Some notes on retuning shakuhachi

There are essentially two ways of retuning a shakuhachi. One can rework the bore, but for obvious reasons this is impractical. That leaves moving the holes. Many players simply have the holes redrilled lower down, though others, myself included, prefer to have the holes angled down towards the inside, which accomplishes the same goal without marring the outside of the instrument. I have been taught the procedure by a professional maker, who has seen my work and approved (actually, commended) it.

The vast majority of shakuhachi are not in tune with the western diatonic scale. The note "chi" is usually the sharpest, and often "re" and even "tsu" are sharp as well; however, it is not rare for "tsu" to be flat, and "ri" is sometimes sharp or flat too. Furthermore, the upper, or "kan" octave is often sharp in relation to the lower, "otsu" register. Thus, when I retune a shakuhachi, I often do not lower at least the chi hole all the way so that it is exactly it tune, and I generally do not raise the pitch of a note by moving or opening up the hole, as it is necessary, I believe, for any player to become used to making adjustments in pitch while playing. Since many factors involving the player him/herself affect pitch, developing an ear for pitch is an integral part of learning to play. Also, a sharp "chi" makes playing the note "san-no-ha" much easier, and it is possible that makers in the past had this in mind, though it's more likely that the holes were merely spaced evenly without consideration of pitch, as that is what one finds on old flutes.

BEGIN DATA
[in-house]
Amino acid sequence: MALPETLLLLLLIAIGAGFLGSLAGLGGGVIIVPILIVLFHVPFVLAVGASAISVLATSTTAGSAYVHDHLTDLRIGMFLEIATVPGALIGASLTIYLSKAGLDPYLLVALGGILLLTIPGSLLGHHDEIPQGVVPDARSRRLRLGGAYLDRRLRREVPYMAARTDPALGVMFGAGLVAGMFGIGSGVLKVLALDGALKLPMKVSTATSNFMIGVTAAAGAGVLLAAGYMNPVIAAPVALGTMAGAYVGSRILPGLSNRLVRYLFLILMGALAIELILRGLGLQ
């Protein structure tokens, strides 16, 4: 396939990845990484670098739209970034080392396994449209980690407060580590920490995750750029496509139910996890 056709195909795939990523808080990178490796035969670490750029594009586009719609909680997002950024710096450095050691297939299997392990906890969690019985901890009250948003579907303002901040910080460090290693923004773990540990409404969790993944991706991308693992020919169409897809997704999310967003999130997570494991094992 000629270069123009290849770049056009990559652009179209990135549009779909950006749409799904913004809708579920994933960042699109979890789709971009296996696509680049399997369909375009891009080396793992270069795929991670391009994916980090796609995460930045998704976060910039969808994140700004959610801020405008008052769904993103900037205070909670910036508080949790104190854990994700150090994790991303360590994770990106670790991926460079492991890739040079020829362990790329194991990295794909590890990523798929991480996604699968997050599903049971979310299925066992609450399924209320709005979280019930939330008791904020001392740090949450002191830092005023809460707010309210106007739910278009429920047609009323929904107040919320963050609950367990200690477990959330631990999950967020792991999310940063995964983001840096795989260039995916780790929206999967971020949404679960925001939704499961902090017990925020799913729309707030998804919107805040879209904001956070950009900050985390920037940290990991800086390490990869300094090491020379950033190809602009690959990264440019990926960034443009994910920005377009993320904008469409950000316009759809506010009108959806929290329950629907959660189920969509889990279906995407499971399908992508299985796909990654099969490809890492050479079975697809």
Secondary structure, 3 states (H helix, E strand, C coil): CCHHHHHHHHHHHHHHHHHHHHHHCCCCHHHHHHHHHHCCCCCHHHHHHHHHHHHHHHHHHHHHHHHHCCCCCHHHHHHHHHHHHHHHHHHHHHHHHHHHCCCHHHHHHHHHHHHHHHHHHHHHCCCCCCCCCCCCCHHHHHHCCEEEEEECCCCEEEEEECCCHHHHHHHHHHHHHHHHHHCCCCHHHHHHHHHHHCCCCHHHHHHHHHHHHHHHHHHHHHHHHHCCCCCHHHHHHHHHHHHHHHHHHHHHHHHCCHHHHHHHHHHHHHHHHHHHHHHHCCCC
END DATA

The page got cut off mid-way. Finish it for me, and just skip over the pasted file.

In any case, I advise against choosing only flutes whose every note is perfectly in pitch. First of all, such flutes are extremely uncommon, even among modern shakuhachi. Second, as long as a flute is not so far out of tune that compensating for it is very difficult, one should base one's choice on other factors, like ease of playing, tone color, and so on. Last, I've found that some players will play shakuhachi to their tuner and decide it's too out of tune, but when they play without the tuner their playing is more out of tune--their meri notes are quite sharp and/or san-no-u is flat. Thus in my opinion a difference of less than 15 cents is not problematic, as one can compensate for most of that easily, and the remainder will not be noticeable. If you check the playing of even the great Japanese masters you will notice that their pitch varies at times by about this amount.

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